What is normal?Suggestions for skin careCommon skin conditions
What is normal?
Adolescence is a period of significant physical change. This includes the process of puberty, brought about by increased hormonal production beginning around 11 or 12 years of age (may occur earlier or later). These hormones have effects on many different parts of the body, and the skin is not spared.
Changes normally seen in the skin at this time include increased oil production (sebum), acne, and hair growth, particularly involving the groin and underarms. Boys will develop thicker, “terminal” hair on their face, limbs and bodies. Approximately 90% of adolescents will be affected by acne at some stage.
Stretch marks may appear, resulting from the rapid growth and change in body shape that occurs over this period. These are usually a dark pink or purple at first, but will fade with time. Although these changes are normal, they may cause teenagers to feel embarrassed or self-conscious.
Suggestions for skin care
For teenagers with oily skin or acne, using a gentle facial cleanser once or twice a day may help. Avoid using soaps and toners, as these can dry out the skin, leading to unnecessary moisturising, which may aggravate any acne tendency. Teenage girls are often susceptible to the marketing of night-time moisturisers, which are rarely necessary in this age group.
The most important management for the skin at all ages is the use of a sunscreen in the morning, but this age group need to be aware not to use products that are too greasy, which can aggravate underlying acne.
Male teenagers will find that they generally need to choose a less oily sunscreen for their face than females. Alcohol or gel-based sunscreens are useful on hairy areas.
Adequate sleep and good nutrition will also help the skin. Finally, people at all ages should check their own skin every three months.
Common skin conditions
Acne is one of the most common skin conditions that adolescents experience. Other commonly occurring conditions include psoriasis, eczema and contact dermatitis.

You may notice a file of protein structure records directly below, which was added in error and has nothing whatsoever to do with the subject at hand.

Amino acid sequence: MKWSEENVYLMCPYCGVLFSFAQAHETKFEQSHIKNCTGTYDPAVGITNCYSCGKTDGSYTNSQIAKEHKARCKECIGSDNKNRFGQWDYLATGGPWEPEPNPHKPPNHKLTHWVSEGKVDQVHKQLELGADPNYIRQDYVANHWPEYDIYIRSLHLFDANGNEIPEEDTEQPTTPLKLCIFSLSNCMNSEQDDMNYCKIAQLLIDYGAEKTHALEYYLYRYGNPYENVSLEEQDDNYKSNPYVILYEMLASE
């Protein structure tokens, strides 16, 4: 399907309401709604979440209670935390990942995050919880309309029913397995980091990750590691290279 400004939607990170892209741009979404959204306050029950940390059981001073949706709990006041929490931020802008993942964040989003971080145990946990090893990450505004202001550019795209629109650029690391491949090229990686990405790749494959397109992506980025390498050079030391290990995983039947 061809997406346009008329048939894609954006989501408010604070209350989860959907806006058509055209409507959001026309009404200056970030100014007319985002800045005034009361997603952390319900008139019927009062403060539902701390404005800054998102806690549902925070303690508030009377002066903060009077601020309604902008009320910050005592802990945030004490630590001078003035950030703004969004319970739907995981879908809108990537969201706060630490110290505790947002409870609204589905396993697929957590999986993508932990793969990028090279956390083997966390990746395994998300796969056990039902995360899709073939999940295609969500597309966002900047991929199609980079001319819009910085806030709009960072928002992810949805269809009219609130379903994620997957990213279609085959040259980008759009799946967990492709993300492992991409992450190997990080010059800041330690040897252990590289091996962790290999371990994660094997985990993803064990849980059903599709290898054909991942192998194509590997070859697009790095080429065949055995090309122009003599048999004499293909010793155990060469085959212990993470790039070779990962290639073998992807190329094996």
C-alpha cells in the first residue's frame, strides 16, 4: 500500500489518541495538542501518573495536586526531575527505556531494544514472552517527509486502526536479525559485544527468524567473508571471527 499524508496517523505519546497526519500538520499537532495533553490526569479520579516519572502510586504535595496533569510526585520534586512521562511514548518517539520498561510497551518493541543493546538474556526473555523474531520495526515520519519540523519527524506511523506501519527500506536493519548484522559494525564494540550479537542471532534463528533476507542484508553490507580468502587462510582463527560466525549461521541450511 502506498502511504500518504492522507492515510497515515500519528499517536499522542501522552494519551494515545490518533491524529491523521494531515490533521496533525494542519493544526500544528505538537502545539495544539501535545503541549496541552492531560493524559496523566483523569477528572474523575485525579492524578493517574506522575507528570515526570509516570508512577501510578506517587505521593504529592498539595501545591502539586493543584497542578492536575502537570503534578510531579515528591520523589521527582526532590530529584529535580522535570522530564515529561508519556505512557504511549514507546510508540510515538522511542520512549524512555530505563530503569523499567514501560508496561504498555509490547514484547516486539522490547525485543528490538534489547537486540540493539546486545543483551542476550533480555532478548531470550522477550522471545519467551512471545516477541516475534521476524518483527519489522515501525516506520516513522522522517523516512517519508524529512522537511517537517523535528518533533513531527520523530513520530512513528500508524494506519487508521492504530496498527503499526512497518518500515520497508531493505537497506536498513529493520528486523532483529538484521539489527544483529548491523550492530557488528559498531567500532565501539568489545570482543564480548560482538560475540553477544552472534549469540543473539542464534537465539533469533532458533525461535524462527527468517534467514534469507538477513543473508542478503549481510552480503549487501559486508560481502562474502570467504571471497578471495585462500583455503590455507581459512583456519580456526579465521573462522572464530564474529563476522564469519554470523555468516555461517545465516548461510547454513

Acne is very common in this age group. There is increasing evidence that low glycaemic index foods may help acne, so once again, the importance of a healthy diet is emphasised. However, if acne persists after appropriate skin care, there are more sophisticated prescription treatments available. If it is severe or causing concern for any reason, consider consulting your doctor. Even relatively mild acne can often cause great distress and damage to self-esteem and self-confidence, at this vulnerable time of life. Of greatest concern is the development of cystic acne, which is characterised by painful lumps or blind pimples under the skin. These lesions may cause permanent scarring, and assessment by a doctor for referral to a dermatologist is strongly recommended.
Although uncommon in this age group, skin cancer does occur among teenagers. Skin cancers will usually present as a spot, freckle or mole that is visibly different to the skin surrounding it. It is often a new spot but skin cancer can also be present in a pre-existing spot that has changed colour, size or shape.
While it is the most commonly occurring form of cancer in the broader population, 95% of skin cancers can be successfully treated if found early. It is important that you see a dermatologist if you have any marks or spots on your skin that are:
- changing shape
- bleeding or itching.